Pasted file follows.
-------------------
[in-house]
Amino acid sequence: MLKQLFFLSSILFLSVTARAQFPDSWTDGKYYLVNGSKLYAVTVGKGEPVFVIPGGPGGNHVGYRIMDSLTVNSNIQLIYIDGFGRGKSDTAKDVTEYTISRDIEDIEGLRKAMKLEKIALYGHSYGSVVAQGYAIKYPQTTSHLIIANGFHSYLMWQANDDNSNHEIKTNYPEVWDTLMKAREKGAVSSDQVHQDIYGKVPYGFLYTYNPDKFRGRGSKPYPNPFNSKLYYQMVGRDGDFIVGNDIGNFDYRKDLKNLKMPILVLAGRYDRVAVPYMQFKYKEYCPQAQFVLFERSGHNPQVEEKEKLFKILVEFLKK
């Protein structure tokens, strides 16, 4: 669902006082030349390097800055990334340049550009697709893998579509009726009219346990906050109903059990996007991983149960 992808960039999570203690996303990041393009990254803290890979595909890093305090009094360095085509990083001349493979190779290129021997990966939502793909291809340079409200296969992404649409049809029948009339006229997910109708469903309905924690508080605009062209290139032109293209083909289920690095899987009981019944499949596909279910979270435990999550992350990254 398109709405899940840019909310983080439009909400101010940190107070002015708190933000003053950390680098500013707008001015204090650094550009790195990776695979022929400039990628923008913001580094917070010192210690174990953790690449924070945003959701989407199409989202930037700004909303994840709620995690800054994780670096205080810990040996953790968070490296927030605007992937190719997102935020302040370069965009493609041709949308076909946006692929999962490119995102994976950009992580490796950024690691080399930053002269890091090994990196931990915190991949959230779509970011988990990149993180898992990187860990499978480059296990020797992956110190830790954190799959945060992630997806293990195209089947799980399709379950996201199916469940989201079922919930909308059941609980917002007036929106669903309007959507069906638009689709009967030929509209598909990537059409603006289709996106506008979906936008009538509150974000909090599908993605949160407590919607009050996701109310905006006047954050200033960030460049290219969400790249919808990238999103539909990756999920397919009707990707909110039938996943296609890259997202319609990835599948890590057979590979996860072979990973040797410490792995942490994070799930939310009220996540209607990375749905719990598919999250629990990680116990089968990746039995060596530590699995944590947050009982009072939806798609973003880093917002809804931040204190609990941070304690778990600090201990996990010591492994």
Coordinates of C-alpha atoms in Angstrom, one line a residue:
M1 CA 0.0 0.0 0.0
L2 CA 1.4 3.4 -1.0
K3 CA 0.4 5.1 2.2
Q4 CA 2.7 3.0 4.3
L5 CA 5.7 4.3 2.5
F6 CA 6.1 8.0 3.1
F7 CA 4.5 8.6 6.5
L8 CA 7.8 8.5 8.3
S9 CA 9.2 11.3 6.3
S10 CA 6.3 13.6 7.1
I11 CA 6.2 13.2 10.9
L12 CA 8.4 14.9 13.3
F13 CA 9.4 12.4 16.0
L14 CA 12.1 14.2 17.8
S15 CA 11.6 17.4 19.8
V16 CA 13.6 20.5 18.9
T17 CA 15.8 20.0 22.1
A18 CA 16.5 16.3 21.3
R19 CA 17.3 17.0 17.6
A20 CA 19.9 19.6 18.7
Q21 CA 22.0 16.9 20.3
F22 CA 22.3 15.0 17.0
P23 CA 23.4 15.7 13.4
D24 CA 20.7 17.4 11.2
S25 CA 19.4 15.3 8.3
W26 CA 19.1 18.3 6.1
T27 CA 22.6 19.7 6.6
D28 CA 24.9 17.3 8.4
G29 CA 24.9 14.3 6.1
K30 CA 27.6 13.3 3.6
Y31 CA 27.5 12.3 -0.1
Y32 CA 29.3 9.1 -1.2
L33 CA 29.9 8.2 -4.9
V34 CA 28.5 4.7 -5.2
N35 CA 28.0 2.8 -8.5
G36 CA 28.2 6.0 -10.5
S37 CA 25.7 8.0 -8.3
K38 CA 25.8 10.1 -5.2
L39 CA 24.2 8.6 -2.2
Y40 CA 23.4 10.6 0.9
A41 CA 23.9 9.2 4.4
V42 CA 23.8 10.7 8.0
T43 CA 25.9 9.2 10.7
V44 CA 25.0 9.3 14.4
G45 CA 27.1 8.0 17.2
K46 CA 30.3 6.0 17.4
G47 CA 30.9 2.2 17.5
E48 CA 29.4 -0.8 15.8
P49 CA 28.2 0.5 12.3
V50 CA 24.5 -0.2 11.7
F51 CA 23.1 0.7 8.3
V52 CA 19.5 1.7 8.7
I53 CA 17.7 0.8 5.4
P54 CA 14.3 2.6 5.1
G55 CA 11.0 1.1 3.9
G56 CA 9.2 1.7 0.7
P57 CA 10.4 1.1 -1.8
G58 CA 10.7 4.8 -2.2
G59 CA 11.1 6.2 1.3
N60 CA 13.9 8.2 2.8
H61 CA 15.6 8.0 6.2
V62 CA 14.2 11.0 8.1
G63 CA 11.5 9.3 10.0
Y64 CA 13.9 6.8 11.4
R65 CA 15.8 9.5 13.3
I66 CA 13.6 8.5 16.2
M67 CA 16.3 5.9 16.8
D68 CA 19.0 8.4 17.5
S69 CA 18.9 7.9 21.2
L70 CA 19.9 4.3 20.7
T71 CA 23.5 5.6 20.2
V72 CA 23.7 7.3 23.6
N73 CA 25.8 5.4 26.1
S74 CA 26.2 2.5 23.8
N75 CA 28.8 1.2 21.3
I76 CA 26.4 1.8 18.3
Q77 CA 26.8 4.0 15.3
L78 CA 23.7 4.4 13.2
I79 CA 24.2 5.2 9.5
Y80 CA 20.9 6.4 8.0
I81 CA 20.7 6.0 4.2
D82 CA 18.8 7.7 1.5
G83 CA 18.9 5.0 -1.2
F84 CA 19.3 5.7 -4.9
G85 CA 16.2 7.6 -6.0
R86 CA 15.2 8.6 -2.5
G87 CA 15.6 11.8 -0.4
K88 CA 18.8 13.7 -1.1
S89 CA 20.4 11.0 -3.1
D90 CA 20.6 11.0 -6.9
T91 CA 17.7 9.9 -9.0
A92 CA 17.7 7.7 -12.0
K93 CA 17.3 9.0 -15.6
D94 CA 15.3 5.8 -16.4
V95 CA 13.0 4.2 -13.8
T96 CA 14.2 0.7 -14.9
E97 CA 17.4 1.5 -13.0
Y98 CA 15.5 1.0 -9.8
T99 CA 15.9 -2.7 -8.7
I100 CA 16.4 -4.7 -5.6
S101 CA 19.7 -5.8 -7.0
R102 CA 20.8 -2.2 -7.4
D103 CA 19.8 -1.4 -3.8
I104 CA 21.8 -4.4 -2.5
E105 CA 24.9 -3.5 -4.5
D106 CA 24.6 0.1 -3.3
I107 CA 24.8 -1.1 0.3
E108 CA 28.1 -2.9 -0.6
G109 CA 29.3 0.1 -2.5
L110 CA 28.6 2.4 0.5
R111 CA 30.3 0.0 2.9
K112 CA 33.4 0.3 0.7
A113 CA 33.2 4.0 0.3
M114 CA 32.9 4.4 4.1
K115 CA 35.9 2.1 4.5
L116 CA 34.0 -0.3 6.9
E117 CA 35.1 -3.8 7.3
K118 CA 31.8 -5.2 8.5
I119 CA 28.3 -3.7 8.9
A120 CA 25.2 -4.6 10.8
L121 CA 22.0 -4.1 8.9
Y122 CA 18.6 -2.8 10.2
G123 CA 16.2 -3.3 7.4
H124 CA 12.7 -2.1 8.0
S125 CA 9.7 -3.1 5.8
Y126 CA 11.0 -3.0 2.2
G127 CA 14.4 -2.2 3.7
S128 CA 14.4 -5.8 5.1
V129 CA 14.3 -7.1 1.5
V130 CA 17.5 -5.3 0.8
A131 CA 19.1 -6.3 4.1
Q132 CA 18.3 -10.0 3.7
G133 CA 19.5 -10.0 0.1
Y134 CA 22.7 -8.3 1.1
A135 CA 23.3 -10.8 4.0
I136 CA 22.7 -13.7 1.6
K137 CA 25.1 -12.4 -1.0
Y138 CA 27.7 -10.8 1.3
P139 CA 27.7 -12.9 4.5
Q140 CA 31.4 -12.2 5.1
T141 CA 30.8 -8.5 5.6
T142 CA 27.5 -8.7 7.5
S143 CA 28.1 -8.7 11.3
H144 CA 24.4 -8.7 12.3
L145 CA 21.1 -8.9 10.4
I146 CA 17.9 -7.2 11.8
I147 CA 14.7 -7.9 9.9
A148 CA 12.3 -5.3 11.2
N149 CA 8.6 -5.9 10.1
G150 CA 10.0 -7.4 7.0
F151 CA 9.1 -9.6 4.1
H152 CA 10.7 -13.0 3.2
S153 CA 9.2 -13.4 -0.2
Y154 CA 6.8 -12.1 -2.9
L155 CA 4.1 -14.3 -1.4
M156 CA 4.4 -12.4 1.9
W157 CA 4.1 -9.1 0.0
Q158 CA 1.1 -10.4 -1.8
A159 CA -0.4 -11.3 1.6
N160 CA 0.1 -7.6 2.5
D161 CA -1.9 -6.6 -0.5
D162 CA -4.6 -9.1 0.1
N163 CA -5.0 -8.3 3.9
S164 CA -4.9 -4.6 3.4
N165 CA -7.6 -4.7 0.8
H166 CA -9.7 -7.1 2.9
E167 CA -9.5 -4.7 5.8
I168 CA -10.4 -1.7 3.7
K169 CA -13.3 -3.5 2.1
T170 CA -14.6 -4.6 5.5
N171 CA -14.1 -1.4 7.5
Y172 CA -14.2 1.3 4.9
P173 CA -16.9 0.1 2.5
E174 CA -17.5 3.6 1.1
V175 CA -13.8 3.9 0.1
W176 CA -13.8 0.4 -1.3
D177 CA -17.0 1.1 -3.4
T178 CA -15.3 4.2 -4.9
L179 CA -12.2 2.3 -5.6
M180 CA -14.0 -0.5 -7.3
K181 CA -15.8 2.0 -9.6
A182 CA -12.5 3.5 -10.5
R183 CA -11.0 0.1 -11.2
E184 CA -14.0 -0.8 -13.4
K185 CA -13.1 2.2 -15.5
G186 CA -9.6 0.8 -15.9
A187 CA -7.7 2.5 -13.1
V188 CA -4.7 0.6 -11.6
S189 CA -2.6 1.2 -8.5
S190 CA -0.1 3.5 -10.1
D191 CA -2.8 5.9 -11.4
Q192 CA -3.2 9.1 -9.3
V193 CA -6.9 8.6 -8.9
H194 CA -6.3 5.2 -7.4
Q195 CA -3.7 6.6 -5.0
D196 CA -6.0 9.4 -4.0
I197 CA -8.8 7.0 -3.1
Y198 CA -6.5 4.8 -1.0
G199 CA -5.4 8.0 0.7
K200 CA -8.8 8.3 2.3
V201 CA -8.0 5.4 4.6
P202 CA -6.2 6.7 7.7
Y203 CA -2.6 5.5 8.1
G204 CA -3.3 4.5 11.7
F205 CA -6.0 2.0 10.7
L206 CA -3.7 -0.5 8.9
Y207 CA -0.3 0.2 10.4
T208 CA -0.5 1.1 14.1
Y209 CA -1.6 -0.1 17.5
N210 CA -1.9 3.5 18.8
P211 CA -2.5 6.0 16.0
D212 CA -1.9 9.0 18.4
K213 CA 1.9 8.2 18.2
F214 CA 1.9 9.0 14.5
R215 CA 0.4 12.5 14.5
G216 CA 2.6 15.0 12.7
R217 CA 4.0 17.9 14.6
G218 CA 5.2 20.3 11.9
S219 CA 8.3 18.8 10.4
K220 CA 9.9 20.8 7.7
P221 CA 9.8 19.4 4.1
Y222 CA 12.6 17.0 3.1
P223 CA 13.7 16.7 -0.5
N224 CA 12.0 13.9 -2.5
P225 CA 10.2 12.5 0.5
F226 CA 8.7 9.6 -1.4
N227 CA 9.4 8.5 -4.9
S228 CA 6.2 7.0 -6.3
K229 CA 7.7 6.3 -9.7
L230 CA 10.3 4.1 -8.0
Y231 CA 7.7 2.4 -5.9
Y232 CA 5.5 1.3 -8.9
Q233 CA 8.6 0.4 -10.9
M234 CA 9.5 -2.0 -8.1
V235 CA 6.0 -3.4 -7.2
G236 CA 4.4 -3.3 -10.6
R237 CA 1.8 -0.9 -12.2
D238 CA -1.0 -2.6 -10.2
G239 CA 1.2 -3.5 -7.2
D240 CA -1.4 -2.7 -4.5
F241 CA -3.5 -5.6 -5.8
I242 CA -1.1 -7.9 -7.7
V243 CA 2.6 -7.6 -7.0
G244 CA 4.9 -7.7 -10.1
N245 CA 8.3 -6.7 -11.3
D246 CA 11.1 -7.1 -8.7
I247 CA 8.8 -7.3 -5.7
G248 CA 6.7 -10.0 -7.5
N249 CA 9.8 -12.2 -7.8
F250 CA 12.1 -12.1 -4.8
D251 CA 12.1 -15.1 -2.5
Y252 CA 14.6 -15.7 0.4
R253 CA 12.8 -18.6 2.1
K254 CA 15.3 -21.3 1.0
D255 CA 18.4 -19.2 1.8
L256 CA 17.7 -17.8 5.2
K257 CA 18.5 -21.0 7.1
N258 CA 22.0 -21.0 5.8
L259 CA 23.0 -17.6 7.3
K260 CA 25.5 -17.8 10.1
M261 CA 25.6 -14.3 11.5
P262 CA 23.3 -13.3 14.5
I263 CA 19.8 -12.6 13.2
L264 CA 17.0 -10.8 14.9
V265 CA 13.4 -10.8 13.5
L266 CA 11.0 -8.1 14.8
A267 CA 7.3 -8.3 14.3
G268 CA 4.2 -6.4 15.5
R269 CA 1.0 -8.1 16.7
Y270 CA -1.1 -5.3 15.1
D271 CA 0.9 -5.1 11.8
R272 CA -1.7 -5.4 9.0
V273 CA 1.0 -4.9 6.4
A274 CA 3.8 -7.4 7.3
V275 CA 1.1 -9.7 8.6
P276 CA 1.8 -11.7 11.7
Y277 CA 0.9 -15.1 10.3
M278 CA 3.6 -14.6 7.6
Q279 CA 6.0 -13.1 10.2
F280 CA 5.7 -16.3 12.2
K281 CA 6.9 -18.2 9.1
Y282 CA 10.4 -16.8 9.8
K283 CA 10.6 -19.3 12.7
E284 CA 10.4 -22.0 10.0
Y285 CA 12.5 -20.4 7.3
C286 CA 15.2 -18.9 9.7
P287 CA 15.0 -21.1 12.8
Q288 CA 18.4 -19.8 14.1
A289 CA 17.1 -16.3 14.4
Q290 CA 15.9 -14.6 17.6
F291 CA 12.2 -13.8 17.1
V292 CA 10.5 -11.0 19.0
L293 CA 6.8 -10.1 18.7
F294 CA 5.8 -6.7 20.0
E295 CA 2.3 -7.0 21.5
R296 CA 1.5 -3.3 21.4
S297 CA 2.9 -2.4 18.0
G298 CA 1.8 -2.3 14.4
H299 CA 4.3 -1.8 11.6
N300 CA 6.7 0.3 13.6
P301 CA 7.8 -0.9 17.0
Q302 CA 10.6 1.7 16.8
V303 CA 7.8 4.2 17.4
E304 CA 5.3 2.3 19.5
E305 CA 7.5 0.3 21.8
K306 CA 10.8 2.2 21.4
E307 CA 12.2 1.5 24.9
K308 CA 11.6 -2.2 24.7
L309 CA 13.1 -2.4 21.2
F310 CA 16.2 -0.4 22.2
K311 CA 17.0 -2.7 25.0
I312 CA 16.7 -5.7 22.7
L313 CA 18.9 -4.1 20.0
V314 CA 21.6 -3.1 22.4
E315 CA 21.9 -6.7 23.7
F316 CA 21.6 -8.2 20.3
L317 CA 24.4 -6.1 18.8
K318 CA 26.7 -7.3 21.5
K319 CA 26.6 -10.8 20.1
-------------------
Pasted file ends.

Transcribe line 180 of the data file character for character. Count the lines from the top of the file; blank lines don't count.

W176 CA -13.8 0.4 -1.3